The head of the BBC World Service has paid tribute to his predecessor, Austen Kark, who was among the seven victims killed in the Potters Bar rail crash last week.
Director of the World Service, Mark Byford, said Kark, who retired as managing director of the BBC’s external services in 1986, was "one of the all-time greats" in its history.
"He was a highly cultured, intelligent and well-read individual with an enormous passion for the World Service," said Byford. "He made a huge contribution to its success story and still took a deep personal interest in its activities and developments in his retirement."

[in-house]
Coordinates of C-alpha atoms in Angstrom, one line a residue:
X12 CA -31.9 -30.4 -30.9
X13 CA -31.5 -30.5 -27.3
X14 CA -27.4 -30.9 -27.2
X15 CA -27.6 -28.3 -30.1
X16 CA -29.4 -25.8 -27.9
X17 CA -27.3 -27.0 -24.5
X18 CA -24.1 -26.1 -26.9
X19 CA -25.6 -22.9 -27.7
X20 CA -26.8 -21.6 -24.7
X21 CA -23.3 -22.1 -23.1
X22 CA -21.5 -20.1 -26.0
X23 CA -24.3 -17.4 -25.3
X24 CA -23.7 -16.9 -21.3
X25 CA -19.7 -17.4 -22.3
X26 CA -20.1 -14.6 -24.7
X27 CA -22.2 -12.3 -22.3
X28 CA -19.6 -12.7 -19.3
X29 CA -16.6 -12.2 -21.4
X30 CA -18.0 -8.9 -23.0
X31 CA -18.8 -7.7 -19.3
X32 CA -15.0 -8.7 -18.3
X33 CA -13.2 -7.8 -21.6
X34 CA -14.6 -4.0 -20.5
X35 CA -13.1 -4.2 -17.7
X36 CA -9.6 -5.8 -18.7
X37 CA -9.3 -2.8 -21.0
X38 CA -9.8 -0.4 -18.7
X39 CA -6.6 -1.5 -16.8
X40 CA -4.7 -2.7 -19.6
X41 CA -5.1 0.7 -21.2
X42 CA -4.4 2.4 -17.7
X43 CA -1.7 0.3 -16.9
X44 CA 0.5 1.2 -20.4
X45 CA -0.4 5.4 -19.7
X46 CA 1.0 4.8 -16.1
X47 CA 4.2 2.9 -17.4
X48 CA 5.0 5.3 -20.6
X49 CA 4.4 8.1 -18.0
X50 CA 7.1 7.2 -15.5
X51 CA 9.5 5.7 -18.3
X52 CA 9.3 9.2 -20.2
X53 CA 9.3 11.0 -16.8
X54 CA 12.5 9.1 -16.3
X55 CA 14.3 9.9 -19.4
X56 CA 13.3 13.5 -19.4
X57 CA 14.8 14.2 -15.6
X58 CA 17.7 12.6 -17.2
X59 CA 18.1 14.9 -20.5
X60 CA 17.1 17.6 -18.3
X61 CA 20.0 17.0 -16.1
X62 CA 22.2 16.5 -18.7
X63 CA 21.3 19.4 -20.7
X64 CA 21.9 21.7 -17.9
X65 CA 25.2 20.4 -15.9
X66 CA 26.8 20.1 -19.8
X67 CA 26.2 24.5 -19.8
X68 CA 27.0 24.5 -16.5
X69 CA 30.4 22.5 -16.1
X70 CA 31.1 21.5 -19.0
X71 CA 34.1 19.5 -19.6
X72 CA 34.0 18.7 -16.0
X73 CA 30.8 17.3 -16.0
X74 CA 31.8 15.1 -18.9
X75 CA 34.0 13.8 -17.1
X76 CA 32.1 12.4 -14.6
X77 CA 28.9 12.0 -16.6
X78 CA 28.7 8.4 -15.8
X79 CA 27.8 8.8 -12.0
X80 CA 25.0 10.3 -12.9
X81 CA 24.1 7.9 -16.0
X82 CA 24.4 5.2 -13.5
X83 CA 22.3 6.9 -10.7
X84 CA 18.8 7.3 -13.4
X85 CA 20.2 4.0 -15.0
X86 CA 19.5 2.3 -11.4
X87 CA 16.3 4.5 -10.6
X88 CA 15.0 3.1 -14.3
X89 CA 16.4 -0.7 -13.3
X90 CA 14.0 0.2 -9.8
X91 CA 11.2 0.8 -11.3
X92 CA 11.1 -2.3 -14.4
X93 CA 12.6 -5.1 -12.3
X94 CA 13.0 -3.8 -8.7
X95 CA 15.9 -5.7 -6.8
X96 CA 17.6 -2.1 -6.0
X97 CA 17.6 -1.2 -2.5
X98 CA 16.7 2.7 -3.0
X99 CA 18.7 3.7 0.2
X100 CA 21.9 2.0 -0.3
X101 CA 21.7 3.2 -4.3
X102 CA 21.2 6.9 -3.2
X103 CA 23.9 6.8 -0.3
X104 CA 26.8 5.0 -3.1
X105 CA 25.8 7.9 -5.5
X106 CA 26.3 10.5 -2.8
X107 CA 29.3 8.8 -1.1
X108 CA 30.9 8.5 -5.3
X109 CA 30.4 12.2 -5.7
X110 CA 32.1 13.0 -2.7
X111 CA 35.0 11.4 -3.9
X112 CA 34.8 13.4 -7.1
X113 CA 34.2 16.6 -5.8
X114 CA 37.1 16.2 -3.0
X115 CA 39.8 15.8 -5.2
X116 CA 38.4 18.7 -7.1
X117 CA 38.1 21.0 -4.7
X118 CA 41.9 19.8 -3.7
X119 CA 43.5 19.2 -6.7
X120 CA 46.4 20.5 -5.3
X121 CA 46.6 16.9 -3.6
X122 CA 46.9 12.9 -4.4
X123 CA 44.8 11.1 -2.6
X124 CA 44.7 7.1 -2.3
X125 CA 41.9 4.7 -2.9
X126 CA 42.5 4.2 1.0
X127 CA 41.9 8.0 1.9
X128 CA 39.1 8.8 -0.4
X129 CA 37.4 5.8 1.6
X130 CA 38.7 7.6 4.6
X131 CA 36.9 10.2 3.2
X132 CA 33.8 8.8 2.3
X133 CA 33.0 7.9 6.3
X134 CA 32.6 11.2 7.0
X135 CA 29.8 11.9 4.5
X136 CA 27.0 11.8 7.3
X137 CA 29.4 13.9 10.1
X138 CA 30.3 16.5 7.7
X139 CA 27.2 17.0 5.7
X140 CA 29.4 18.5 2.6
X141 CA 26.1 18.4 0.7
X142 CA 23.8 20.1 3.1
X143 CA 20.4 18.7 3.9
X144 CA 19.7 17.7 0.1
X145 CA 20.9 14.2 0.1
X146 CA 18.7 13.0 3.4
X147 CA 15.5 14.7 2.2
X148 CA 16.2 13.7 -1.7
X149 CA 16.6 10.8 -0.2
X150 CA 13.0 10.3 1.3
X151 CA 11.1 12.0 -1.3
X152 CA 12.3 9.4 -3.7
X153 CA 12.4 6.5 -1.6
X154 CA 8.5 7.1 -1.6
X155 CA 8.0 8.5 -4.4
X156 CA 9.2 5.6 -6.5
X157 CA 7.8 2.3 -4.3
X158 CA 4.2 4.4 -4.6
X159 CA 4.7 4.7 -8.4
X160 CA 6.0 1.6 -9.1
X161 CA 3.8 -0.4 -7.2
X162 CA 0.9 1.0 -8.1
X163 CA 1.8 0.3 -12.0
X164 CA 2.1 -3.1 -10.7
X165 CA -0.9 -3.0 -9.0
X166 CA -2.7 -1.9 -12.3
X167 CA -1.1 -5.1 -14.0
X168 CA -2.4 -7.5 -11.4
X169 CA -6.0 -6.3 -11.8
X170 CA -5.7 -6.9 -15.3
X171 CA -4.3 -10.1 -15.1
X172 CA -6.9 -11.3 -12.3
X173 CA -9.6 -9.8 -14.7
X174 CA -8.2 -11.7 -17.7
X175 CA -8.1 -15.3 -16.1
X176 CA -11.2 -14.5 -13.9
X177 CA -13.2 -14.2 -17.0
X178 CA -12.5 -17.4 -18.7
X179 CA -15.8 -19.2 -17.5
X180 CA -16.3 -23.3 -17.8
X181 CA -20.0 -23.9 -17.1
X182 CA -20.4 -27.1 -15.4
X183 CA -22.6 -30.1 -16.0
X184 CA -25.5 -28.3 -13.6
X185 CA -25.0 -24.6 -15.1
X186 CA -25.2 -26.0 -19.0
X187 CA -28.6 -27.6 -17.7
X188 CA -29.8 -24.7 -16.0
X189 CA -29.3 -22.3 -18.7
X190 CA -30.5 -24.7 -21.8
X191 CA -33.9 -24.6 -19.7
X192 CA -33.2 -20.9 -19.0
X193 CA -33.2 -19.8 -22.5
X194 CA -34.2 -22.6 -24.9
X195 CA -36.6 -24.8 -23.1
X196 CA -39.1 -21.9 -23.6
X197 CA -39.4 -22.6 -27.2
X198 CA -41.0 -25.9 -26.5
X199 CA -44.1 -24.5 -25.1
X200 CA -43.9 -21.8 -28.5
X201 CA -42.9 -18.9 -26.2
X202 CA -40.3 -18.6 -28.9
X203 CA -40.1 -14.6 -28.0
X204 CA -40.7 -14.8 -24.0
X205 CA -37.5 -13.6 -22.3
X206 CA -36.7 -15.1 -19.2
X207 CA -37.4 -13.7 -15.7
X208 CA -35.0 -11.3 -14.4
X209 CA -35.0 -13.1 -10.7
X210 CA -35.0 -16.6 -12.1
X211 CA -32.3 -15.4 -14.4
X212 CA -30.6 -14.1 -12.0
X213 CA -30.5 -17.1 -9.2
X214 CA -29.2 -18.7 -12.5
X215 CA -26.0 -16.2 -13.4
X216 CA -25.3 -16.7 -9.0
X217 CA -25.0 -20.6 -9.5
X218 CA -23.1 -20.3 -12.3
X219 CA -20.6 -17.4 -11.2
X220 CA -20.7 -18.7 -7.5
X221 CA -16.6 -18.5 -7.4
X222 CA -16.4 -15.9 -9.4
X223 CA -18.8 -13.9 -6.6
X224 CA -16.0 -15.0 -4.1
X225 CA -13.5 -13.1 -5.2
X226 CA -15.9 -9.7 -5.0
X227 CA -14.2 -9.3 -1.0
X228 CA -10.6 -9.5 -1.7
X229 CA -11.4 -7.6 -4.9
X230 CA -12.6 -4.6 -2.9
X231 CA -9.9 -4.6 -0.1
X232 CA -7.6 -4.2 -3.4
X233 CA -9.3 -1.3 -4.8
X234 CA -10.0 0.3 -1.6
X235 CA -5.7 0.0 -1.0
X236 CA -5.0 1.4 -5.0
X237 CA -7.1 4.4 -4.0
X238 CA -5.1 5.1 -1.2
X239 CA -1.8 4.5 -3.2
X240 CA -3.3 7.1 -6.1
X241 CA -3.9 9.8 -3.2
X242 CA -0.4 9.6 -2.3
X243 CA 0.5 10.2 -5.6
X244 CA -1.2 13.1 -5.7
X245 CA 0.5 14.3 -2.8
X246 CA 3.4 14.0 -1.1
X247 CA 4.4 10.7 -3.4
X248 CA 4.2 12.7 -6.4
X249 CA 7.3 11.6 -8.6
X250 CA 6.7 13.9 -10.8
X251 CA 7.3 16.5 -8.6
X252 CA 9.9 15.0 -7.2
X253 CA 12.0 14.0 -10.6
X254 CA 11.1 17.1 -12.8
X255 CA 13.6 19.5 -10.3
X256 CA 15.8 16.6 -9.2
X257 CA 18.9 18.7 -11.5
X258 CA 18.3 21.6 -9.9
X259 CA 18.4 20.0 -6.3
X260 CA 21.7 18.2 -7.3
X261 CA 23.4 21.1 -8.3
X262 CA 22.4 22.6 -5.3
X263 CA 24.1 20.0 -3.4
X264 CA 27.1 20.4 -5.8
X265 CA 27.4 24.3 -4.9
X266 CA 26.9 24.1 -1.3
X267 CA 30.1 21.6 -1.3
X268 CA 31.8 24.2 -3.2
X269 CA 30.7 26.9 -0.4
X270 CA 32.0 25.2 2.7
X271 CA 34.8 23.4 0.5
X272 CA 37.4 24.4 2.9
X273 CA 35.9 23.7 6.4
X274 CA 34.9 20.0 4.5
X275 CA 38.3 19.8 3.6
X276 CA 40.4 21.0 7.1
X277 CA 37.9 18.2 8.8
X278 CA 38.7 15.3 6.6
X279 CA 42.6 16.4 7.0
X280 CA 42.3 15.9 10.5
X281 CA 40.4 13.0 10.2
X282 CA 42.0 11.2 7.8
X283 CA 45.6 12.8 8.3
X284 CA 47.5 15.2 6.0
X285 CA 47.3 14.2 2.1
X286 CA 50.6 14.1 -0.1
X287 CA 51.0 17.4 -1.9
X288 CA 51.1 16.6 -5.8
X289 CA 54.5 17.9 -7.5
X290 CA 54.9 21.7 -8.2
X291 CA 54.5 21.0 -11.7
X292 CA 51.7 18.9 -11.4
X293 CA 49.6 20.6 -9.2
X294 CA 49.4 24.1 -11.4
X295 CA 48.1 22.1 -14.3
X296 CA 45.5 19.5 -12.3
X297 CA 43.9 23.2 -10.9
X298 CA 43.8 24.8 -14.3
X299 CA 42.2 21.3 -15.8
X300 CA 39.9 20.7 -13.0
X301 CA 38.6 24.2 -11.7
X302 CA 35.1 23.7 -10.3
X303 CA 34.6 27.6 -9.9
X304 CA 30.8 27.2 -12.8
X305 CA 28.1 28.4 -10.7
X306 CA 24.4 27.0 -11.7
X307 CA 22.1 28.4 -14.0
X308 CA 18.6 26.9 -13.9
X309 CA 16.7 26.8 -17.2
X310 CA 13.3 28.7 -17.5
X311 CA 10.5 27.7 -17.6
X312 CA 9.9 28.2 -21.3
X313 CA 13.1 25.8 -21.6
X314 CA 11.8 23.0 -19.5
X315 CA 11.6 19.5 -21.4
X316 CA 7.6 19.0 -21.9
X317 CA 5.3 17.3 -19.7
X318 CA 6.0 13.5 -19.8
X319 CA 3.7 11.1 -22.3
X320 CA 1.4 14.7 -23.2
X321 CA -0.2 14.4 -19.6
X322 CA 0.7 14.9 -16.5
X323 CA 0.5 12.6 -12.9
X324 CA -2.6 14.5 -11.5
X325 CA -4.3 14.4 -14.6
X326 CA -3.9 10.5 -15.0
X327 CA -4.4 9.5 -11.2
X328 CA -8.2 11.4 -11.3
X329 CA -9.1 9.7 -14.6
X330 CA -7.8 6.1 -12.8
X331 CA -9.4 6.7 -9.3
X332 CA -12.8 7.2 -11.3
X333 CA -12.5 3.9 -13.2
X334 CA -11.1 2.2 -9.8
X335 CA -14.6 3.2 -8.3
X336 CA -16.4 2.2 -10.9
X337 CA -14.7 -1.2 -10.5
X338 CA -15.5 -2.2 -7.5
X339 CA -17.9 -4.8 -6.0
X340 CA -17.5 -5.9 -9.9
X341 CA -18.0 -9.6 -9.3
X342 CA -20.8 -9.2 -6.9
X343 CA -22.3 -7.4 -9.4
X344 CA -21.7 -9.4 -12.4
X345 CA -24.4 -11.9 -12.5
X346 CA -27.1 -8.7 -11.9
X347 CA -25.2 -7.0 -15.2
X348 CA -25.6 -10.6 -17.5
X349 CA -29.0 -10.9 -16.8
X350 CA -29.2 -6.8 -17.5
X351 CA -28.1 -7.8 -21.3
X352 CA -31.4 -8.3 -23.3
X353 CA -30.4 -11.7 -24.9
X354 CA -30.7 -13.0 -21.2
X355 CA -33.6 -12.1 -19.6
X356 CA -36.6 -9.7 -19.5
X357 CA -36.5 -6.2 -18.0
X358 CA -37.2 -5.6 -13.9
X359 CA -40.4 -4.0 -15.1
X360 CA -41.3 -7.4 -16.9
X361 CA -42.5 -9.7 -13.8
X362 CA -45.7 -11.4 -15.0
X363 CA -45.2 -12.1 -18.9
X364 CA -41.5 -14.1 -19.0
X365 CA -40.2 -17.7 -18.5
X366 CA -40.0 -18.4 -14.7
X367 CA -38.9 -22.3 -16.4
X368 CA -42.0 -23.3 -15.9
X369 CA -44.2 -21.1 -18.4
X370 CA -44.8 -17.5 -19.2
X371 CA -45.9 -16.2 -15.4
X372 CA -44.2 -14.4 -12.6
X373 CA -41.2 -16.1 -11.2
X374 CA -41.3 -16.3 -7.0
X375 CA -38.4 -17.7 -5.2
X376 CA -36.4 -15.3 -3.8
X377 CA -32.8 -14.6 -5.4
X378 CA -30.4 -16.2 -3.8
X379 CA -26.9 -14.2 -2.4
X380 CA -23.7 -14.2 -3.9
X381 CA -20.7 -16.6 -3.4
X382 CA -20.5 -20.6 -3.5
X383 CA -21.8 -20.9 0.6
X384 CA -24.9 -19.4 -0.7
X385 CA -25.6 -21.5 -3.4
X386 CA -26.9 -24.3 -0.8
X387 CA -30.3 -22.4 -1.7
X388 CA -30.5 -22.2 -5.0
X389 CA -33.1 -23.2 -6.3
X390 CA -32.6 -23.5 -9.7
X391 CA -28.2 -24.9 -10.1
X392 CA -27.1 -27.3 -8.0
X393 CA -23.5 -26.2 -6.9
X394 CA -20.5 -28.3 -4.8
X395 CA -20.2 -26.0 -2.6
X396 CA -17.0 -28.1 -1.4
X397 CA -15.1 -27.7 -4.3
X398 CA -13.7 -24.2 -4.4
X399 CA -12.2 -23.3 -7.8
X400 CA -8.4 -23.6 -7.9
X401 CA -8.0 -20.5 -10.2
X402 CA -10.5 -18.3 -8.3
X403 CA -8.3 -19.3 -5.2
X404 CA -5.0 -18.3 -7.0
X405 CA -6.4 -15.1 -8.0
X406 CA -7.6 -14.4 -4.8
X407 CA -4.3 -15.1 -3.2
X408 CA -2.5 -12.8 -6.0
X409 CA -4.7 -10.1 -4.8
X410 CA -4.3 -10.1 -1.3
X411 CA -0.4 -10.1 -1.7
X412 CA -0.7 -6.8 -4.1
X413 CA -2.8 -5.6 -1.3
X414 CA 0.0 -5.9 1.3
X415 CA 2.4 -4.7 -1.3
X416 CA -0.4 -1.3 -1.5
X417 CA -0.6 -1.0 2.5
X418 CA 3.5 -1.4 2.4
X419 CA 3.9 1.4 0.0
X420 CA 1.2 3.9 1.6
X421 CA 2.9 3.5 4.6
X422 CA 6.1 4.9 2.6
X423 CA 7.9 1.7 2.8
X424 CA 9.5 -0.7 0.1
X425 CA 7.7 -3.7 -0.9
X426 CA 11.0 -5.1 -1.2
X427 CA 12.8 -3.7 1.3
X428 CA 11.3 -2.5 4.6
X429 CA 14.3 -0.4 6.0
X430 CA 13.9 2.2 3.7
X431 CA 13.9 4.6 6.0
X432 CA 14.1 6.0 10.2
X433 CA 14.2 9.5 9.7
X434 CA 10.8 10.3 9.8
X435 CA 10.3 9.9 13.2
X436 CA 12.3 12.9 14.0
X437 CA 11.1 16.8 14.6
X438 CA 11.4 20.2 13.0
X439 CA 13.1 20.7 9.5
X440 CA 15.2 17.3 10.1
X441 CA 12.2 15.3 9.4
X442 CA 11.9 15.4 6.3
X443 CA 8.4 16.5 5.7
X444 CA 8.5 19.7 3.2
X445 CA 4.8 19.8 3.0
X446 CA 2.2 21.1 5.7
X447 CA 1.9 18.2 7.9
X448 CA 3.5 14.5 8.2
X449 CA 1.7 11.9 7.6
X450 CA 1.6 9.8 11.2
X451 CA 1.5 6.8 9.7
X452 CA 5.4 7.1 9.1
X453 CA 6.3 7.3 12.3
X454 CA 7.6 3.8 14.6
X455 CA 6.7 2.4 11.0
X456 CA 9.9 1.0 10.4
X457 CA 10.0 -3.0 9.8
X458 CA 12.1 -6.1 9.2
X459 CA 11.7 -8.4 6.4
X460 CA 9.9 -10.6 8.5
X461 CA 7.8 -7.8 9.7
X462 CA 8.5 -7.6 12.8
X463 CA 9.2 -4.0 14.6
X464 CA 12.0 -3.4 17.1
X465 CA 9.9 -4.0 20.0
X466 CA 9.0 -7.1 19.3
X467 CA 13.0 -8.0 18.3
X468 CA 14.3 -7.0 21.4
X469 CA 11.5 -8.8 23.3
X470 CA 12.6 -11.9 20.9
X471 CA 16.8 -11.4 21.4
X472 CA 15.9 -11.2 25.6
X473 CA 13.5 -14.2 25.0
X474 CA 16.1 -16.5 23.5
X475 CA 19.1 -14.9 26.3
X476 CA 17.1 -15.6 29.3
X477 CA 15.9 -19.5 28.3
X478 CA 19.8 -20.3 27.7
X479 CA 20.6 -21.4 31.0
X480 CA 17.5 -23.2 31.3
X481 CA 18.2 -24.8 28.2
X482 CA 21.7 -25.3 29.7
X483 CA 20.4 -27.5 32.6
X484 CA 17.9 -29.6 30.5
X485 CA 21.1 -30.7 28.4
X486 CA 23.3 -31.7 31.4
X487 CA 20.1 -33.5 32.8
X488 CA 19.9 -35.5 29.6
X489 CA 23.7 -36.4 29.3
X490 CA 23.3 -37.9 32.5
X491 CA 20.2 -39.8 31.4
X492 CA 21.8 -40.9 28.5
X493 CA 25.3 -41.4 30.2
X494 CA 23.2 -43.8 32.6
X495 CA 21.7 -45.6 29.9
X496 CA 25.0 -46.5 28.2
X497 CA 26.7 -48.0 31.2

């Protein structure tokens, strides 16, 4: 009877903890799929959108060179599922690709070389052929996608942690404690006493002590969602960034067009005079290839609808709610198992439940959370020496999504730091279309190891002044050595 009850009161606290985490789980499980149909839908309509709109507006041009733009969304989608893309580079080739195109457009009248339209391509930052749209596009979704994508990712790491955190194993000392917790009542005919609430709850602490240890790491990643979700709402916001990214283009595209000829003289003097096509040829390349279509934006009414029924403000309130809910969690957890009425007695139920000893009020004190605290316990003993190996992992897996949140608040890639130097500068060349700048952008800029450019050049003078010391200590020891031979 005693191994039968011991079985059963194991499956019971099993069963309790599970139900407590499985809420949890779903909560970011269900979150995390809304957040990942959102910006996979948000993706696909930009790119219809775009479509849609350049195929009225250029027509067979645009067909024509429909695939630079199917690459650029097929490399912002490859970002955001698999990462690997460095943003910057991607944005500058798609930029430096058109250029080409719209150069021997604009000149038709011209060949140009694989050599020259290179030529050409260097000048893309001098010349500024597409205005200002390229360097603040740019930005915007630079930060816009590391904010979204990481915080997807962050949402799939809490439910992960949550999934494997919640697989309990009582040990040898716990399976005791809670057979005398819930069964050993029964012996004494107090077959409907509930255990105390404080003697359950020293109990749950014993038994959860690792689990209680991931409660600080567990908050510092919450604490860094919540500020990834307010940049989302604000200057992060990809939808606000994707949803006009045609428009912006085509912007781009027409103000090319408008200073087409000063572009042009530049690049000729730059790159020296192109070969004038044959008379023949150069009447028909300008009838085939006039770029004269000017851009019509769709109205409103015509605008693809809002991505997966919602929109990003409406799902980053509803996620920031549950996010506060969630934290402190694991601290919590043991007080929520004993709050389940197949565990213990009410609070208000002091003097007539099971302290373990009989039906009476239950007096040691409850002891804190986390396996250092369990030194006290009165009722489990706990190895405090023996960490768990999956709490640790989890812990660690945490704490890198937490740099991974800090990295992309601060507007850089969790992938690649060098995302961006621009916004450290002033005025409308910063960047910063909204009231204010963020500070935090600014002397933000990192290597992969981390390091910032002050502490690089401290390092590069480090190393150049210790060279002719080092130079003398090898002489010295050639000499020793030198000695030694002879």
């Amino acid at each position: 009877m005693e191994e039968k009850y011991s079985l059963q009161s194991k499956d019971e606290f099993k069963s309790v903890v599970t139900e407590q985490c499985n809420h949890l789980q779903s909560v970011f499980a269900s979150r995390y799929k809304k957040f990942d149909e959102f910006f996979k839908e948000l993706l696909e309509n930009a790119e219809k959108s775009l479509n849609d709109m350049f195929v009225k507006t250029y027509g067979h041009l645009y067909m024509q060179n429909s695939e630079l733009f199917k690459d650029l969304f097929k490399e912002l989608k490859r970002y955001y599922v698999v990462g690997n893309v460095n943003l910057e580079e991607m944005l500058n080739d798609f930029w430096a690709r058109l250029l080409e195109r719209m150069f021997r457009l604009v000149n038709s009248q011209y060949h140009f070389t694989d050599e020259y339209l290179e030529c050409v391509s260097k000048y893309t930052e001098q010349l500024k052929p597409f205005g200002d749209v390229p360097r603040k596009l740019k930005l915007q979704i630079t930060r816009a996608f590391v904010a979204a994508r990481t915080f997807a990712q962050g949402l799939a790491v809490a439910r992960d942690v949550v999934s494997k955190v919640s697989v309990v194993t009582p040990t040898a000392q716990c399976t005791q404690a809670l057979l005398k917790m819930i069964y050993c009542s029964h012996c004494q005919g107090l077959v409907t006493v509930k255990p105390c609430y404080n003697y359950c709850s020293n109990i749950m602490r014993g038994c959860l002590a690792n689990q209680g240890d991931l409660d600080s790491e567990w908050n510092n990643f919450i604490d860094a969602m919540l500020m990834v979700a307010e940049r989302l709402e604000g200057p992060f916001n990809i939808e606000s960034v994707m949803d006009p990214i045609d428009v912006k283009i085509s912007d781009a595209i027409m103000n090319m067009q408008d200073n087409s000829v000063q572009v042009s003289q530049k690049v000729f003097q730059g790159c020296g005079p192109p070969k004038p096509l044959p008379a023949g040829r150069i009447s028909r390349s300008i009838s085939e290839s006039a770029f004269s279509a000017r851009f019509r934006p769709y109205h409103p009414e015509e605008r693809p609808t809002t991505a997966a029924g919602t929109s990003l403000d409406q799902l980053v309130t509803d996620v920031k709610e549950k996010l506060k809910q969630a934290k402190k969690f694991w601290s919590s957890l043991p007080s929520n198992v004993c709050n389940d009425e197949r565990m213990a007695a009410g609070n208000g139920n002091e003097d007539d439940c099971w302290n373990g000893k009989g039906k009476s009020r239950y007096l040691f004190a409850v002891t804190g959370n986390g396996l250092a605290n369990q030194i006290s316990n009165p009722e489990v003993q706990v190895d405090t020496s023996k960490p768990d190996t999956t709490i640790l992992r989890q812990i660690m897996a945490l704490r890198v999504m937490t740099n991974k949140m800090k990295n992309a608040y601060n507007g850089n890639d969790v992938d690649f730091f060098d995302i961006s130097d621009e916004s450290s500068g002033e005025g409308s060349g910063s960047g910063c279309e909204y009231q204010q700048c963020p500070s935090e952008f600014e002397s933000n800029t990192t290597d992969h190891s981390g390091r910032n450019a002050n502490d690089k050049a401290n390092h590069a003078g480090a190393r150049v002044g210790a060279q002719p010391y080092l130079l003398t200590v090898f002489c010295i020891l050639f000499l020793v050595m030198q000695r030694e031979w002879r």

Kark, who was 75, was travelling with his wife, novelist Nina Bawden, who is recovering in Barnet General Hospital after suffering a broken collarbone and ankle.
After joining the BBC in 1954 as a scriptwriter, Kark was appointed head of the South European service in 1964 and moved on to head up the Eastern European service eight years later. In 1973 he became editor of the World Service before being appointed deputy managing director of external services in 1981 and managing director four years later.
Kark, who was awarded the CBE in 1987, turned to novel writing after his retirement and his first book, The Forwarding Agent, was published in 1999.
Two Taiwanese journalists were also among those killed. Wu Chia-ching, 32, a reporter at Taiwan’s TVBS cable news, was travelling with her former colleague, Lin Chia-hsin, 29.
By Julie Tomlin